Background: Literature on ethanol production from lignocellulo-starch biomass (LCSB)
containing starch besides cellulose and hemicellulose, is scanty. Fed-batch separate hydrolysis and
fermentation (F-SHF) was earlier found more beneficial than fed-batch simultaneous saccharification
and fermentation (F-SSF).
Objective: The study aimed at modification of the saccharification and fermentation strategies by
including a prehydrolysis step prior to the SSF and compared the ethanol yields with co-culture
fermentation using hexose-fermenting Saccharomyces cerevisiae and pentose-fermenting Scheffersomyces
Methods: Fed-batch hybrid-SSF and fed-batch separate hydrolysis and co-culture fermentation
(F-SHCF) in improving ethanol yield from steam (ST) or dilute sulfuric acid (DSA) pretreated LCSBs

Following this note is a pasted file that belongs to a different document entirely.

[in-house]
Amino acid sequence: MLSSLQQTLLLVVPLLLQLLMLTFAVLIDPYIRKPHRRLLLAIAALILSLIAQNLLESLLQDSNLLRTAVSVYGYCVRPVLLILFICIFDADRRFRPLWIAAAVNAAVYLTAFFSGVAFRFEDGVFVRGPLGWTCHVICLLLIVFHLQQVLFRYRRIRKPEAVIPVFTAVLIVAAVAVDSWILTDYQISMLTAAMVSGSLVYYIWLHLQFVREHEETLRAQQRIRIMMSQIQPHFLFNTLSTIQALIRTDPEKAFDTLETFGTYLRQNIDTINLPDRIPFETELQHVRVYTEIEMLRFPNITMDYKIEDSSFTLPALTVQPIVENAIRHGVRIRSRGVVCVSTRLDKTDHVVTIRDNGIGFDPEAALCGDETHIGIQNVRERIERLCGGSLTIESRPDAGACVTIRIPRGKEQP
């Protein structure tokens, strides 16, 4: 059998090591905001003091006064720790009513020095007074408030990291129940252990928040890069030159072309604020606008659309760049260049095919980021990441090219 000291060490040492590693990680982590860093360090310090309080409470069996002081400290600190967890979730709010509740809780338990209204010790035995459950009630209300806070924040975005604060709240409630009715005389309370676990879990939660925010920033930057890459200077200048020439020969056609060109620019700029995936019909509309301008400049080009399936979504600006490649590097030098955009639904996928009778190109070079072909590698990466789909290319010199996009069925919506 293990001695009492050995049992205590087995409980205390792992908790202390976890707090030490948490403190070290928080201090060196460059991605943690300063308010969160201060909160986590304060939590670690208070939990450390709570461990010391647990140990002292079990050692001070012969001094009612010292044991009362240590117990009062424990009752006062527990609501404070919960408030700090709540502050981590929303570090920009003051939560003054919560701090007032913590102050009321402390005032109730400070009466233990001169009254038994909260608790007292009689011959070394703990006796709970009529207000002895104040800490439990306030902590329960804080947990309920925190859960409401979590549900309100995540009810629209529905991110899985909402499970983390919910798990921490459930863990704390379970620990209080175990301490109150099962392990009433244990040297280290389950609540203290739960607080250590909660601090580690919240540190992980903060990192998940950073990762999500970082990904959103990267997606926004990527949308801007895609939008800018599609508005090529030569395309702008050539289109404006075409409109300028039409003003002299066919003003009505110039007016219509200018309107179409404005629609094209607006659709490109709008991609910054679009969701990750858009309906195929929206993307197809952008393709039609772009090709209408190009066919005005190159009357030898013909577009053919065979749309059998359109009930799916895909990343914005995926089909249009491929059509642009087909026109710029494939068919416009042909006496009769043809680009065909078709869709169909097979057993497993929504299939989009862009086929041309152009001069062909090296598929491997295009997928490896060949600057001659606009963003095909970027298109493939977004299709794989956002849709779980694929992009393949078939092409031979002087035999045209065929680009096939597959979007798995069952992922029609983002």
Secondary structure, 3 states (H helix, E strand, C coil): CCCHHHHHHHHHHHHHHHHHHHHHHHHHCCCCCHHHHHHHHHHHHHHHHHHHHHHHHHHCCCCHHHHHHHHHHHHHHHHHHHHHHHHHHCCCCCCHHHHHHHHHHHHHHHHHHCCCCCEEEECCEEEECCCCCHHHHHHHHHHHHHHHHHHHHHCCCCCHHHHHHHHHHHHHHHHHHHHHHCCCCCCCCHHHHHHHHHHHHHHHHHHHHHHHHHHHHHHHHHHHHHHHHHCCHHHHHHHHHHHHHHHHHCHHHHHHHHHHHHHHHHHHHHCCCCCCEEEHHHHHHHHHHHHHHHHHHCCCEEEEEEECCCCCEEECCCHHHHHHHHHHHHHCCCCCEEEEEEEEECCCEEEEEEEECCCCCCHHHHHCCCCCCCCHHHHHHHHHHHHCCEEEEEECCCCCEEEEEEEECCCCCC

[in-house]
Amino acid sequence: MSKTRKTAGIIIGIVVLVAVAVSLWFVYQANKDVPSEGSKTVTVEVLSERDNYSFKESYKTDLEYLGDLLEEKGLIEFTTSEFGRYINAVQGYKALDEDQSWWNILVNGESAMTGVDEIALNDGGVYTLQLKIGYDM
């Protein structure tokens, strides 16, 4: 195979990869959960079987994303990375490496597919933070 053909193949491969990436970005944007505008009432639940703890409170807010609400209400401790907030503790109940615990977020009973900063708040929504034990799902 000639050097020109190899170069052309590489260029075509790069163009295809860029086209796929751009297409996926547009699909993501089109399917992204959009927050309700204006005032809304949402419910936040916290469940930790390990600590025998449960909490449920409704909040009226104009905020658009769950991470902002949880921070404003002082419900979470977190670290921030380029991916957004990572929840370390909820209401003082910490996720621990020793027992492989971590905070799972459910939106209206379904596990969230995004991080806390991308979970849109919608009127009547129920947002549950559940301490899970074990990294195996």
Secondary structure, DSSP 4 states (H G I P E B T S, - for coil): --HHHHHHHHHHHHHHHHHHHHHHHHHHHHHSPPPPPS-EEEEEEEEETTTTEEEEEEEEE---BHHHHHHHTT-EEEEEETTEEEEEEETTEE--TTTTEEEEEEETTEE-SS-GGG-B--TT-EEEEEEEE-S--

(peels of root and vegetable crops) were studied.
Results: There was a progressive build-up of ethanol during F-HSSF up to 72 h and further production
up to 120 h was negligible, with no difference among pretreatments. Despite very high ethanol
production in the initial 24 h of fermentation by S.cerevisiae under F-SHCF, the further increase was
negligible. A rapid hike in ethanol production was observed when S. stipitis was also supplemented
because of xylose conversion to ethanol.
Conclusion: While ST gave higher ethanol (296-323 ml/kg) than DSA under F-HSSF, the latter was
advantageous under F-SHCF for certain residues. Prehydrolysis (24 h; 50°C) enhanced initial sugar
levels favouring fast fermentation and subsequent saccharification and fermentation occurred
concurrently at 37°C for 120 h, thus leading to energy saving and hence F-HSSF was advantageous.
Owing to the low hemicellulose content in LCSBs, the relative advantage of co-culture fermentation
over monoculture fermentation was not significant.